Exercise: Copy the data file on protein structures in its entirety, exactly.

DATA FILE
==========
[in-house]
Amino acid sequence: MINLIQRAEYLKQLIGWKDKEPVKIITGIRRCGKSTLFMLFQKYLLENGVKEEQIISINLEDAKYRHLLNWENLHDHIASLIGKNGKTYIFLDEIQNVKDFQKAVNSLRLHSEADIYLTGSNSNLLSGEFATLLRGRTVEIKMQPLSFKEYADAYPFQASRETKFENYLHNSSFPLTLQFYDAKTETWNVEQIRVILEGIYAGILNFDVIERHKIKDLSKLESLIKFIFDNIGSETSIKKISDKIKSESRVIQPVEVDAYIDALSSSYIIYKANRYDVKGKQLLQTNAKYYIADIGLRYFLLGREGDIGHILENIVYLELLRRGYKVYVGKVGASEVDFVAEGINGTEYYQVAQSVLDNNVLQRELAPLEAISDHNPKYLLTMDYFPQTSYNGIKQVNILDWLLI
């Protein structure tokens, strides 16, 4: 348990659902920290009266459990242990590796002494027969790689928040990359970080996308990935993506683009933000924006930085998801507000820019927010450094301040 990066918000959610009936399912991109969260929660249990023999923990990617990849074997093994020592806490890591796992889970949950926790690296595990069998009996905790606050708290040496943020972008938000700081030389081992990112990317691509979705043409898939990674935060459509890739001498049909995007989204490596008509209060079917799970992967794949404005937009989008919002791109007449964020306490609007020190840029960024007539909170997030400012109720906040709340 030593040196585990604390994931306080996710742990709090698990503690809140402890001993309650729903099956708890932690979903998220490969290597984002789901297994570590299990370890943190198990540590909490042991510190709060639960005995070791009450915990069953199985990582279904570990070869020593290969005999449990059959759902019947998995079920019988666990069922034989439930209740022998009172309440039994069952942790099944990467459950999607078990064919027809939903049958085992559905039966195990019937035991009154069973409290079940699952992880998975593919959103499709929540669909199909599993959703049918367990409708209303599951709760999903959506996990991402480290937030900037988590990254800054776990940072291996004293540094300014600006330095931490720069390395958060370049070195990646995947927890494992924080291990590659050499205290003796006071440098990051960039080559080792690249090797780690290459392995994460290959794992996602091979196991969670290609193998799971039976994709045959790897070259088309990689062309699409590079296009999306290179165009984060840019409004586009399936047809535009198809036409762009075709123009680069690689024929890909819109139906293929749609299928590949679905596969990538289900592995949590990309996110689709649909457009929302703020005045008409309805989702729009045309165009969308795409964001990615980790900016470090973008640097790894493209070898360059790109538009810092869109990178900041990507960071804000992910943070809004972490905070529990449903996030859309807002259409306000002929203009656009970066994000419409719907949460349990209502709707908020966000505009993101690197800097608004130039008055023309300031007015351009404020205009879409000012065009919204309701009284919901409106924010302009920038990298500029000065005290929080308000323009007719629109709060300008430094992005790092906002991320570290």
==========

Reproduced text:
[in-house]
Amino acid sequence: MINLIQRAEYLKQLIGWKDKEPVKIITGIRRCGKSTLFMLFQKYLLENGVKEEQIISINLEDAKYRHLLNWENLHDHIASLIGKNGKTYIFLDEIQNVKDFQKAVNSLRLHSEADIYLTGSNSNLLSGEFATLLRGRTVEIKMQPLSFKEYADAYPFQASRETKFENYLHNSSFPLTLQFYDAKTETWNVEQIRVILEGIYAGILNFDVIERHKIKDLSKLESLIKFIFDNIGSETSIKKISDKIKSESRVIQPVEVDAYIDALSSSYIIYKANRYDVKGKQLLQTNAKYYIADIGLRYFLLGREGDIGHILENIVYLELLRRGYKVYVGKVGASEVDFVAEGINGTEYYQVAQSVLDNNVLQRELAPLEAISDHNPKYLLTMDYFPQTSYNGIKQVNILDWLLI
């Protein structure tokens, strides 16, 4: 348990659902920290009266459990242990590796002494027969790689928040990359970080996308990935993506683009933000924006930085998801507000820019927010450094301040 990066918000959610009936399912991109969260929660249990023999923990990617990849074997093994020592806490890591796992889970949950926790690296595990069998009996905790606050708290040496943020972008938000700081030389081992990112990317691509979705043409898939990674935060459509890739001498049909995007989204490596008509209060079917799970992967794949404005937009989008919002791109007449964020306490609007020190840029960024007539909170997030400012109720906040709340 030593040196585990604390994931306080996710742990709090698990503690809140402890001993309650729903099956708890932690979903998220490969290597984002789901297994570590299990370890943190198990540590909490042991510190709060639960005995070791009450915990069953199985990582279904570990070869020593290969005999449990059959759902019947998995079920019988666990069922034989439930209740022998009172309440039994069952942790099944990467459950999607078990064919027809939903049958085992559905039966195990019937035991009154069973409290079940699952992880998975593919959103499709929540669909199909599993959703049918367990409708209303599951709760999903959506996990991402480290937030900037988590990254800054776990940072291996004293540094300014600006330095931490720069390395958060370049070195990646995947927890494992924080291990590659050499205290003796006071440098990051960039080559080792690249090797780690290459392995994460290959794992996602091979196991969670290609193998799971039976994709045959790897070259088309990689062309699409590079296009999306290179165009984060840019409004586009399936047809535009198809036409762009075709123009680069690689024929890909819109139906293929749609299928590949679905596969990538289900592995949590990309996110689709649909457009929302703020005045008409309805989702729009045309165009969308795409964001990615980790900016470090973008640097790894493209070898360059790109538009810092869109990178900041990507960071804000992910943070809004972490905070529990449903996030859309807002259409306000002929203009656009970066994000419409719907949460349990209502709707908020966000505009993101690197800097608004130039008055023309300031007015351009404020205009879409000012065009919204309701009284919901409106924010302009920038990298500029000065005290929080308000323009007719629109709060300008430094992005790092906002991320570290």